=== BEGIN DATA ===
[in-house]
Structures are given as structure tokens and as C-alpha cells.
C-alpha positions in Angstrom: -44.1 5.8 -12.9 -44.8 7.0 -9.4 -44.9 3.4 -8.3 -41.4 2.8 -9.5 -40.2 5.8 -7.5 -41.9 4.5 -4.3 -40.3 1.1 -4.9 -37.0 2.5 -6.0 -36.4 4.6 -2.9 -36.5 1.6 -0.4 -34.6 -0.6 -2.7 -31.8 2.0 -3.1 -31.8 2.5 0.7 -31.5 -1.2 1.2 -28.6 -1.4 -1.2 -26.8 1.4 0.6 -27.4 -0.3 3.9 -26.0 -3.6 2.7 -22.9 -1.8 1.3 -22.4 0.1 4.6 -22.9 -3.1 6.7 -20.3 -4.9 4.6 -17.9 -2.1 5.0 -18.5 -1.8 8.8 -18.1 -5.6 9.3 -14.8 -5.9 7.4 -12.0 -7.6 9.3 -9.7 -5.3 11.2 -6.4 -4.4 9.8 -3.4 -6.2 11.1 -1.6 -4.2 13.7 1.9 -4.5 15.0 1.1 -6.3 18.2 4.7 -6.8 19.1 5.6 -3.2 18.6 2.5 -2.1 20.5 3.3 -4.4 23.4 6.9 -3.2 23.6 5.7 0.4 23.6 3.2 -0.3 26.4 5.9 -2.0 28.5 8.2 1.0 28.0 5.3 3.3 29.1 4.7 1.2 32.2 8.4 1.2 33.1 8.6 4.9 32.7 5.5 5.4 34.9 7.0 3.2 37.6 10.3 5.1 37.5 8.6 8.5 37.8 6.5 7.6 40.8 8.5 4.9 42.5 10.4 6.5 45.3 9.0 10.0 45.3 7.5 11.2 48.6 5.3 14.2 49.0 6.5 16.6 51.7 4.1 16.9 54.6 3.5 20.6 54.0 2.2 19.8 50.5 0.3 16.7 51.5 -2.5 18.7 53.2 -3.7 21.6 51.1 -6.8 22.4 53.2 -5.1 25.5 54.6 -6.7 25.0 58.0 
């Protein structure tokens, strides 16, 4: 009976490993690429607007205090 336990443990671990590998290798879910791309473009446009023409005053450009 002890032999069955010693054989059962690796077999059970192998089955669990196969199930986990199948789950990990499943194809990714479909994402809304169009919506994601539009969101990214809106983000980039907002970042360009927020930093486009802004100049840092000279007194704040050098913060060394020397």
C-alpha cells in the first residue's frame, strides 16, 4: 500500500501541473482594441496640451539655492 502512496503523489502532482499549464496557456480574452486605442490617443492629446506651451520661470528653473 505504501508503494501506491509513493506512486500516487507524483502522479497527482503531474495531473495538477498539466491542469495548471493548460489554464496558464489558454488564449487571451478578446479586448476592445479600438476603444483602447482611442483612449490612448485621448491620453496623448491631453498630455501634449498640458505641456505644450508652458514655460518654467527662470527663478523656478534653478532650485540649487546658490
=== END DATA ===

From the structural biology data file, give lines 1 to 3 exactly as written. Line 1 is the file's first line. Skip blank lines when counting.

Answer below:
[in-house]
Structures are given as structure tokens and as C-alpha cells.
C-alpha positions in Angstrom: -44.1 5.8 -12.9 -44.8 7.0 -9.4 -44.9 3.4 -8.3 -41.4 2.8 -9.5 -40.2 5.8 -7.5 -41.9 4.5 -4.3 -40.3 1.1 -4.9 -37.0 2.5 -6.0 -36.4 4.6 -2.9 -36.5 1.6 -0.4 -34.6 -0.6 -2.7 -31.8 2.0 -3.1 -31.8 2.5 0.7 -31.5 -1.2 1.2 -28.6 -1.4 -1.2 -26.8 1.4 0.6 -27.4 -0.3 3.9 -26.0 -3.6 2.7 -22.9 -1.8 1.3 -22.4 0.1 4.6 -22.9 -3.1 6.7 -20.3 -4.9 4.6 -17.9 -2.1 5.0 -18.5 -1.8 8.8 -18.1 -5.6 9.3 -14.8 -5.9 7.4 -12.0 -7.6 9.3 -9.7 -5.3 11.2 -6.4 -4.4 9.8 -3.4 -6.2 11.1 -1.6 -4.2 13.7 1.9 -4.5 15.0 1.1 -6.3 18.2 4.7 -6.8 19.1 5.6 -3.2 18.6 2.5 -2.1 20.5 3.3 -4.4 23.4 6.9 -3.2 23.6 5.7 0.4 23.6 3.2 -0.3 26.4 5.9 -2.0 28.5 8.2 1.0 28.0 5.3 3.3 29.1 4.7 1.2 32.2 8.4 1.2 33.1 8.6 4.9 32.7 5.5 5.4 34.9 7.0 3.2 37.6 10.3 5.1 37.5 8.6 8.5 37.8 6.5 7.6 40.8 8.5 4.9 42.5 10.4 6.5 45.3 9.0 10.0 45.3 7.5 11.2 48.6 5.3 14.2 49.0 6.5 16.6 51.7 4.1 16.9 54.6 3.5 20.6 54.0 2.2 19.8 50.5 0.3 16.7 51.5 -2.5 18.7 53.2 -3.7 21.6 51.1 -6.8 22.4 53.2 -5.1 25.5 54.6 -6.7 25.0 58.0 